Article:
Curtis J. Celske, Plaintiff-appellant, v. Thomas Edwards, et al., Defendants-appellees, 164 F.3d 396 (7th Cir. 1999)

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U.S. Court of Appeals for the Seventh Circuit - 164 F.3d 396 (7th Cir. 1999) Submitted Dec. 15, 1998. Decided Jan. 11, 1999

Curtis J. Celske, Racine Correctional Institution, Sturtevant, WI, for Plaintiff-Appellant.

James E. Doyle, Office of Atty. Gen., Wisconsin Dept. of Justice, Madison, WI, for Defendant-Appellees.

Before POSNER, Chief Judge, and BAUER and MANION, Circuit Judges.

POSNER, Chief Judge.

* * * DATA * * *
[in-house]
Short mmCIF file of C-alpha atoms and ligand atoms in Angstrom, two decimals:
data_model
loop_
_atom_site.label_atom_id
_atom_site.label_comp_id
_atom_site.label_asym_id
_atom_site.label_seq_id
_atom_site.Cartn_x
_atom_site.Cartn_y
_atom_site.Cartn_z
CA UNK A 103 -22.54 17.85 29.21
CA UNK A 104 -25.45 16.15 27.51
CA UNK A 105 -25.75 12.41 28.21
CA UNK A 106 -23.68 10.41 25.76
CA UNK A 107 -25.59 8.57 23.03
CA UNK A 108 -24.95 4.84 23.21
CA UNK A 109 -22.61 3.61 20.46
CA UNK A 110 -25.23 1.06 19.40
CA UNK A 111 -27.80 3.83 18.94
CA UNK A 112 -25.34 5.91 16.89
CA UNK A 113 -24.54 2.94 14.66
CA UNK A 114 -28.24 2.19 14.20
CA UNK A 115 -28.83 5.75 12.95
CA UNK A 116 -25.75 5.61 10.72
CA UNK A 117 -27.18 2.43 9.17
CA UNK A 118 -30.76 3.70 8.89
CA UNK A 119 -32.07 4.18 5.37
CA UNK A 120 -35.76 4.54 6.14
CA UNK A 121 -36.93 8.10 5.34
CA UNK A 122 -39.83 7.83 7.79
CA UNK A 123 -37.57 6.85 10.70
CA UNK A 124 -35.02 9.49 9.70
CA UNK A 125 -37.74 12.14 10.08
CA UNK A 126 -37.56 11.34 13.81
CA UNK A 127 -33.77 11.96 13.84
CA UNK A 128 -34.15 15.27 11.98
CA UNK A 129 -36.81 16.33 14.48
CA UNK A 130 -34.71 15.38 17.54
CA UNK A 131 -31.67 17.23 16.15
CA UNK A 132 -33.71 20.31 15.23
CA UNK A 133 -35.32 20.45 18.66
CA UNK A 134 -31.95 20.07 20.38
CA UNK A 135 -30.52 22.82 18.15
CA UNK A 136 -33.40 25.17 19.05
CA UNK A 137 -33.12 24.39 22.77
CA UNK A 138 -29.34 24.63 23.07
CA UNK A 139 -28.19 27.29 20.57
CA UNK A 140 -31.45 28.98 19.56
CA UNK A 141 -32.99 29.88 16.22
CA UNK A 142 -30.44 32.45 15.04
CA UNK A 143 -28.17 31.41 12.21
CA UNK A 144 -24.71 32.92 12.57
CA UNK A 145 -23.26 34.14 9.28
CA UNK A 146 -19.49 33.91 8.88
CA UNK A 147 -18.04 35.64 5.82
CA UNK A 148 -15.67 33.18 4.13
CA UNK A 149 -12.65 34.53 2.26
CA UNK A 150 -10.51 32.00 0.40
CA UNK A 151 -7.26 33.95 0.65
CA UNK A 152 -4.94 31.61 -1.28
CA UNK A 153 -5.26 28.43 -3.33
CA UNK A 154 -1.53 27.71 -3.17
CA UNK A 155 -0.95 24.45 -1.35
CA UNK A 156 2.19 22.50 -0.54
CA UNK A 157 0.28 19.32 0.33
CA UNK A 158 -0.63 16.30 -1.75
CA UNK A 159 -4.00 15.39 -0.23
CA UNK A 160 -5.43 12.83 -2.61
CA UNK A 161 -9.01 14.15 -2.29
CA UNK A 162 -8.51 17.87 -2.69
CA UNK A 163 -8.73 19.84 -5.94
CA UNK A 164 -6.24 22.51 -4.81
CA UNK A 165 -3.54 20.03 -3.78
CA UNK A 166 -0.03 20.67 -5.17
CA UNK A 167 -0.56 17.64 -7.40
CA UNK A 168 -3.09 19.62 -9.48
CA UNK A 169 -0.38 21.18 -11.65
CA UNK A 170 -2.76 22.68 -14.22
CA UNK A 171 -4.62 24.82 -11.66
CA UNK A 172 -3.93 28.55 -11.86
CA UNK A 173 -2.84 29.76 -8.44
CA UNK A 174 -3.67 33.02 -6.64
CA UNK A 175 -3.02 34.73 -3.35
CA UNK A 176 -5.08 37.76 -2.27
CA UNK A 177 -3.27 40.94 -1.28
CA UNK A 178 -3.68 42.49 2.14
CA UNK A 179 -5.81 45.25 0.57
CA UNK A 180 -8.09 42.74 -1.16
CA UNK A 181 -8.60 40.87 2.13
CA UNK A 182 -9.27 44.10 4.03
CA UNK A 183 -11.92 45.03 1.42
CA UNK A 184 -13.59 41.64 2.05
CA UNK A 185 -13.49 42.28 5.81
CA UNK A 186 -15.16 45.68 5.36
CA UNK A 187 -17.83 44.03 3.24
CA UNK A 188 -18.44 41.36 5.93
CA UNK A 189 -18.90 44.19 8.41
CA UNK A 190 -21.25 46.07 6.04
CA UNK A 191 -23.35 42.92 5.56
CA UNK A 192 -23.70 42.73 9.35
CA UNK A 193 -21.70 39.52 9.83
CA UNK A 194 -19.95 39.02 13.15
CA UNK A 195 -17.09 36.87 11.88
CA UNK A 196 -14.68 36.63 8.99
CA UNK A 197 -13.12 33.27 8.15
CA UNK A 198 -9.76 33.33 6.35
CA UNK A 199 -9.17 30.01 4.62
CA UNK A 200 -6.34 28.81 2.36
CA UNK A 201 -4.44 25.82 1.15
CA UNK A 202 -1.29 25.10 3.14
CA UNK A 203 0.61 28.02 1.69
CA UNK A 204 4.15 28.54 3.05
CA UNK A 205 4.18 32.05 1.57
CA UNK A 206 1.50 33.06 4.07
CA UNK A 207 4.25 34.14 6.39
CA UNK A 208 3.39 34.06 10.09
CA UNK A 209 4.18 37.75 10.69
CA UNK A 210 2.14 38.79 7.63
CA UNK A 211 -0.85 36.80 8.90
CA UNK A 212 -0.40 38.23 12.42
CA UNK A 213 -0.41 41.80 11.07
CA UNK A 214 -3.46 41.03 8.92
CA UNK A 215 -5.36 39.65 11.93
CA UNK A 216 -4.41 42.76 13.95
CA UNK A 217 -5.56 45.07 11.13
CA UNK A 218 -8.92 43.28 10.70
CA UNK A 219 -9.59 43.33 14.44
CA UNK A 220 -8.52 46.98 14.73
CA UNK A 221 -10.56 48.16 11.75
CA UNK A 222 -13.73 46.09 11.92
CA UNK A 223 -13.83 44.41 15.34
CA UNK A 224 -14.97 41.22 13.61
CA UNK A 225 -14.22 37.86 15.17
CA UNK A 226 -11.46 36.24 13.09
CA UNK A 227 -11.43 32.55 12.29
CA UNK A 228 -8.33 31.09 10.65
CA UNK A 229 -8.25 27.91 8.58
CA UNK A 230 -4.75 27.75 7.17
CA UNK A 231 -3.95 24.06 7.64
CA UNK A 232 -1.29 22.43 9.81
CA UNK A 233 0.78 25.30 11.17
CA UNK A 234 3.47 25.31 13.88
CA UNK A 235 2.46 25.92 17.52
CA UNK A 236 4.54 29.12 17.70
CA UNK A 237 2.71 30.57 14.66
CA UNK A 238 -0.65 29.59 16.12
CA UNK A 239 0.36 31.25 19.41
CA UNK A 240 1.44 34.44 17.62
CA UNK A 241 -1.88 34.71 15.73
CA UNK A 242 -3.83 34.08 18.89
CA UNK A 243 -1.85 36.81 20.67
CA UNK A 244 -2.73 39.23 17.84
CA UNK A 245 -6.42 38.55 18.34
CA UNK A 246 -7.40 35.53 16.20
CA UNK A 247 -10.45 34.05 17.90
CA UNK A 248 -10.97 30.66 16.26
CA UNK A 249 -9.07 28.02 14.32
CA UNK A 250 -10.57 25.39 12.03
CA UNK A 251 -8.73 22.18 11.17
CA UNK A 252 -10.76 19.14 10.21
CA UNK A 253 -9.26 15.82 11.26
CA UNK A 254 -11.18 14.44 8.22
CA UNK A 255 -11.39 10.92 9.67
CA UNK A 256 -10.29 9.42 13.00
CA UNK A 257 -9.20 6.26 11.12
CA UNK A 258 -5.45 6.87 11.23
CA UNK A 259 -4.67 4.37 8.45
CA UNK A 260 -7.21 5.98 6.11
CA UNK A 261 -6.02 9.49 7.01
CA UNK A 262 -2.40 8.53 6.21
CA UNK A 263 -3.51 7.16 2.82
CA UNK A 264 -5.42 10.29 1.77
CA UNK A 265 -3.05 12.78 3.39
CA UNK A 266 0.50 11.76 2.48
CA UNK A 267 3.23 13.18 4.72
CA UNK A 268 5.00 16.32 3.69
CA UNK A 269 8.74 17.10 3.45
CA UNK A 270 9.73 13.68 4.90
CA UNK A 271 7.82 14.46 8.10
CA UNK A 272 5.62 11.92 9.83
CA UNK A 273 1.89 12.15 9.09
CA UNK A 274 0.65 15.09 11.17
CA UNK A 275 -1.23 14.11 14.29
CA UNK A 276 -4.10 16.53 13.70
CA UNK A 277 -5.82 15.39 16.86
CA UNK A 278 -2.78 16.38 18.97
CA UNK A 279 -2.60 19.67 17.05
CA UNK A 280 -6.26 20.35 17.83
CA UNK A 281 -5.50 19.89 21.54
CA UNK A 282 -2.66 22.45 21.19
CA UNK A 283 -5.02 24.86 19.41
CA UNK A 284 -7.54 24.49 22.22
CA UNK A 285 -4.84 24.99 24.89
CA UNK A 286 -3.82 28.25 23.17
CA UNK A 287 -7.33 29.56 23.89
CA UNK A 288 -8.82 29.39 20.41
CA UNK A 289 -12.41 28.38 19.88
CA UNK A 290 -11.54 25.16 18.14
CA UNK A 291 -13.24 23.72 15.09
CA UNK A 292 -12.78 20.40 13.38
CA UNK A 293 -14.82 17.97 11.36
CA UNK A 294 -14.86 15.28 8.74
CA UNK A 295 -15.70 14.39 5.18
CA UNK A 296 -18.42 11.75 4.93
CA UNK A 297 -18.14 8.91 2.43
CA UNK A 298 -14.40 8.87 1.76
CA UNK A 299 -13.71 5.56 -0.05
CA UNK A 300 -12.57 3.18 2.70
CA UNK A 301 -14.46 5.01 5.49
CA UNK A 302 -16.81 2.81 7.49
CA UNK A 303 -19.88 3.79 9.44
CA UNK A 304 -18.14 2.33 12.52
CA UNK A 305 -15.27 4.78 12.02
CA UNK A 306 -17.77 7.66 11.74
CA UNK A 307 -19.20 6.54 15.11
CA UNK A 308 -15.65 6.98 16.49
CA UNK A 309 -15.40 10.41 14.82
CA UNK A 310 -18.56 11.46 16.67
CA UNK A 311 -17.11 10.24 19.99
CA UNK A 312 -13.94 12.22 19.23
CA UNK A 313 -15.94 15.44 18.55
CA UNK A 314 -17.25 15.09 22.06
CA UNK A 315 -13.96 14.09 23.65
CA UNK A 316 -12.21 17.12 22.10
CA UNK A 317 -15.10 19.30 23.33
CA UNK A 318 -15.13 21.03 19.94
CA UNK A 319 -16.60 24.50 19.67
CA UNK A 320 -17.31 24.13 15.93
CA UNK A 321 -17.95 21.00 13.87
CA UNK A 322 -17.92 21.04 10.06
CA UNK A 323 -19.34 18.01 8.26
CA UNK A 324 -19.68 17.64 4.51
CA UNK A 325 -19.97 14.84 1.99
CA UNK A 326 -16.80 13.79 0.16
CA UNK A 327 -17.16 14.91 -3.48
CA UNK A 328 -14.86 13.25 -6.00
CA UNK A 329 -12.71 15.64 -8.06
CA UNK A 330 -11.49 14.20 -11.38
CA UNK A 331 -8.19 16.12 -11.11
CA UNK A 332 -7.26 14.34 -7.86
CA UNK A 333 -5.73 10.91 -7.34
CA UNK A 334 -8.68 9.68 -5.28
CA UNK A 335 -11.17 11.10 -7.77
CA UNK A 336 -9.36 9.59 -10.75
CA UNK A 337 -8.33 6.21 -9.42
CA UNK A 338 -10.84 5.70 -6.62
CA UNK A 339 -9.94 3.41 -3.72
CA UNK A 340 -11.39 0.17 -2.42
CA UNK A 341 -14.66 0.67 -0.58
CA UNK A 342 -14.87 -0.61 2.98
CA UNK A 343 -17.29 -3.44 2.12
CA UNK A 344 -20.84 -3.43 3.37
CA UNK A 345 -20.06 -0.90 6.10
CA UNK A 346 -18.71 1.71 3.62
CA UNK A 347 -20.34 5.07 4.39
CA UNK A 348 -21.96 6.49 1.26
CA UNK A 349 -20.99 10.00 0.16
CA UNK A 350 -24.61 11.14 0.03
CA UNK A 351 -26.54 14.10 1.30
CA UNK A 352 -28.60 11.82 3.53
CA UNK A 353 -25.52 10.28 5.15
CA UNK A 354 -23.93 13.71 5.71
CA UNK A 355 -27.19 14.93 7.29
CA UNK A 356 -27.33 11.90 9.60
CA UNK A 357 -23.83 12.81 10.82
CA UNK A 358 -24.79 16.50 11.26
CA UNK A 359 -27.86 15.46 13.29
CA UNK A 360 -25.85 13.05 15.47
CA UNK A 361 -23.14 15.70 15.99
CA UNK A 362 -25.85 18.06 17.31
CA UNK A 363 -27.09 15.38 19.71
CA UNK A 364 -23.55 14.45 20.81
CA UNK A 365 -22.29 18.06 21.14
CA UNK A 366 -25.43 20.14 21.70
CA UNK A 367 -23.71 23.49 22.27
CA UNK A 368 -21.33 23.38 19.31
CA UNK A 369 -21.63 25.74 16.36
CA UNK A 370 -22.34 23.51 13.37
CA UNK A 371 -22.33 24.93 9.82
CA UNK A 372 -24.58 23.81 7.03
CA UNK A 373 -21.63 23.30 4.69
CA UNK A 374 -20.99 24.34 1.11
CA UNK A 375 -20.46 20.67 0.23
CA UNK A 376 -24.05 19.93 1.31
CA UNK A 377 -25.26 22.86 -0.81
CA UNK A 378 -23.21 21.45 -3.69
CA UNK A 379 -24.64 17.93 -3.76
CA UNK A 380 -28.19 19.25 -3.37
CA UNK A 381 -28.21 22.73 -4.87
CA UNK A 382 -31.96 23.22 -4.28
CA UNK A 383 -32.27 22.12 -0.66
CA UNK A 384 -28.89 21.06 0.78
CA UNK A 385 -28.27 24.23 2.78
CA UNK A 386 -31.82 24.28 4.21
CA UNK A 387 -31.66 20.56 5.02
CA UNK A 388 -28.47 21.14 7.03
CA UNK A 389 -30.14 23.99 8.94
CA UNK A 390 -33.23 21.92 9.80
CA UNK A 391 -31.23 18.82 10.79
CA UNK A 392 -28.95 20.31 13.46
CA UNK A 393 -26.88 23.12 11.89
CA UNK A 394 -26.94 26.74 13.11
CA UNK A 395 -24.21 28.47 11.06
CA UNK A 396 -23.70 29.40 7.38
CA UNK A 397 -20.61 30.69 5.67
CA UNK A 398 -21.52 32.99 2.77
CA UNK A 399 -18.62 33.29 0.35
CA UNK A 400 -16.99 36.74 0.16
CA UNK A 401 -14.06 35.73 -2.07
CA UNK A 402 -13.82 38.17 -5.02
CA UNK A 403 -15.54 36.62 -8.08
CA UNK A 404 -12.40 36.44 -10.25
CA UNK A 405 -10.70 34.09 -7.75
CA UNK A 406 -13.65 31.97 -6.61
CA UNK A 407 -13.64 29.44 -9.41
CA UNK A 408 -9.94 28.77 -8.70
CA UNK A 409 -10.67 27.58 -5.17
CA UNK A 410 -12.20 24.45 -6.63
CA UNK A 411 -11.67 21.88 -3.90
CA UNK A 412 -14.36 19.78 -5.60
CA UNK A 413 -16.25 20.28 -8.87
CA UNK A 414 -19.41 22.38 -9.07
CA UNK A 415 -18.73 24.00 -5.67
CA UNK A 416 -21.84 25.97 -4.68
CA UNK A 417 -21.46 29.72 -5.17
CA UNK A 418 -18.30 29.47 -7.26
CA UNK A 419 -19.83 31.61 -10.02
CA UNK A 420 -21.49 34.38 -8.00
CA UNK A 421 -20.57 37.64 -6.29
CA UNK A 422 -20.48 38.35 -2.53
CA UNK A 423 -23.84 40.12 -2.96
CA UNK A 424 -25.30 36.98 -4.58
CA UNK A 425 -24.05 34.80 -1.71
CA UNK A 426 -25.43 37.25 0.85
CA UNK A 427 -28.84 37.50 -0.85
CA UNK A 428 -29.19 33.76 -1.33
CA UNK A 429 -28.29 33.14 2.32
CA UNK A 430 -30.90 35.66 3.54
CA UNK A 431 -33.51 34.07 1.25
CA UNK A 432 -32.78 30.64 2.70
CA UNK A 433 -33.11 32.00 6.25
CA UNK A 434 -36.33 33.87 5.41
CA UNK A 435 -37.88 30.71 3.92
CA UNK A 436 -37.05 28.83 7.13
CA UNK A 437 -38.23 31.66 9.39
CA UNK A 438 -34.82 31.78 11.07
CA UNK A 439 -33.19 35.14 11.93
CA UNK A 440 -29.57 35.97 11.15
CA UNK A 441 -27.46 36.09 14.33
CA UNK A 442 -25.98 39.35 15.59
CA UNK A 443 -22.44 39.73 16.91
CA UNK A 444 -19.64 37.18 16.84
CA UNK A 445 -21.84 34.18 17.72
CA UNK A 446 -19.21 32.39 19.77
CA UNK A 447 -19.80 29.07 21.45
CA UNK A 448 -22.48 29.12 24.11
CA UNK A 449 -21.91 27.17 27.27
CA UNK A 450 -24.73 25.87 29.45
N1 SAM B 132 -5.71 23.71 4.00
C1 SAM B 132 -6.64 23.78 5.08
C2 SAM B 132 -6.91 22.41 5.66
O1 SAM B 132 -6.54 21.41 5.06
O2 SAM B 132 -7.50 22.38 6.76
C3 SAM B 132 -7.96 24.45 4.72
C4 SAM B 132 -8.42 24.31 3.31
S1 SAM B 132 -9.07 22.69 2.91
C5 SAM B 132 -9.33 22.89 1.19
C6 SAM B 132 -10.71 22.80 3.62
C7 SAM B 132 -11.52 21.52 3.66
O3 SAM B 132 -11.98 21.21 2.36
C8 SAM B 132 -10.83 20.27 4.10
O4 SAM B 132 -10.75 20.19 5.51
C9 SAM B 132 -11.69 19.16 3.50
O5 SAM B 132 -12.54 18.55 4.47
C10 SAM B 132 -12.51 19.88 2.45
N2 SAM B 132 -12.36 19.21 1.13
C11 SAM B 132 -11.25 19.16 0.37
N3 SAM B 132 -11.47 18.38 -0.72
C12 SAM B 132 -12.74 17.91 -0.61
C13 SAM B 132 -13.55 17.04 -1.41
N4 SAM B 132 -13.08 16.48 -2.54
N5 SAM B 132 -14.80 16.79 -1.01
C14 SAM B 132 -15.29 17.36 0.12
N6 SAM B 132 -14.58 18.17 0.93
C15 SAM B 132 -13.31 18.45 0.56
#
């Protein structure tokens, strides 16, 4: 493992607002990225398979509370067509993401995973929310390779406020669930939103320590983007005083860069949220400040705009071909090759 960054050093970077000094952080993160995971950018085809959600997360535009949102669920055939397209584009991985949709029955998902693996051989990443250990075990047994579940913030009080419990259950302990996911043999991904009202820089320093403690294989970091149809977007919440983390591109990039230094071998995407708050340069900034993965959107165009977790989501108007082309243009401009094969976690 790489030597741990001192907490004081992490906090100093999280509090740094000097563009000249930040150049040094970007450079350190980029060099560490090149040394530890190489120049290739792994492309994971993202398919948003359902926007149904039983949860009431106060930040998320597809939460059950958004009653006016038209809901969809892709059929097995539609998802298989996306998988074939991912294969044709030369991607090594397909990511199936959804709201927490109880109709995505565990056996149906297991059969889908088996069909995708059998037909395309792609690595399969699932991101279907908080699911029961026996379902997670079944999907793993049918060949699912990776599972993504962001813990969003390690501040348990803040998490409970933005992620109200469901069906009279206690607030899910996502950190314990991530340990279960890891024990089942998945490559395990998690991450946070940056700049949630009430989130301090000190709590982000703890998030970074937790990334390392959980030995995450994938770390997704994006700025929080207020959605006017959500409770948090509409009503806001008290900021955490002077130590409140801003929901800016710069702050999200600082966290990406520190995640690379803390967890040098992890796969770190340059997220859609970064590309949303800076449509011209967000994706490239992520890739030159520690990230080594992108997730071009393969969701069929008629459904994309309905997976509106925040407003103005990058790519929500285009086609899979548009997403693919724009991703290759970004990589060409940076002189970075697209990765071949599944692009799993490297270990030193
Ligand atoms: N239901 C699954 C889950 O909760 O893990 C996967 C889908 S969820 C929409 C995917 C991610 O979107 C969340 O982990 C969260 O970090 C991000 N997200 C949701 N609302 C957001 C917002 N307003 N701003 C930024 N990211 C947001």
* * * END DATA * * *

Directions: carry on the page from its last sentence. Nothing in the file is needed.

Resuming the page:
Curtis Celske, a state prisoner, asks leave under 28 U.S.C. § 1915 to appeal in forma pauperis from the dismissal on summary judgment of his suit for damages for deprivation of liberty without due process of law, in violation of the Fourteenth Amendment, and for violation of the cruel and unusual punishments clause of the Eighth Amendment, made applicable to the states by the Fourteenth Amendment. The district judge, although he had authorized Celske to proceed in the district court in forma pauperis, certified in writing that Celske's appeal is not taken in good faith, and this certification is a bar to an appeal in forma pauperis, § 1915(a) (3), unless we disagree with the district judge's determination of bad faith. Fed. R. App. P. 24(a); Sperow v. Melvin, 153 F.3d 780, 781 (7th Cir. 1998); Newlin v. Helman, 123 F.3d 429, 432 (7th Cir. 1997); Henderson v. Norris, 129 F.3d 481, 484 (8th Cir. 1997); Wooten v. District of Columbia Metropolitan Police Dept., 129 F.3d 206, 207 (D.C. Cir. 1997); Baugh v. Taylor, 117 F.3d 197, 200-01 (5th Cir. 1997); but cf. McGore v. Wrigglesworth, 114 F.3d 601, 611 (6th Cir. 1997). Because the judge's certification contained no reasons, we remanded the case to him to provide a statement of reasons. He has responded by informing us that "plaintiff has been told that his Fourteenth Amendment due process and Eighth Amendment deliberate indifference claims were foreclosed and then filed a notice of appeal without offering any argument to undermine the conclusion that both claims should be dismissed." In so ruling, the judge was paraphrasing a passage from our opinion in Newlin v. Helman, supra, 123 F.3d at 433: "A plaintiff who has been told that the claim is foreclosed and then files a notice of appeal without offering any argument to undermine the district court's conclusion is acting in bad faith."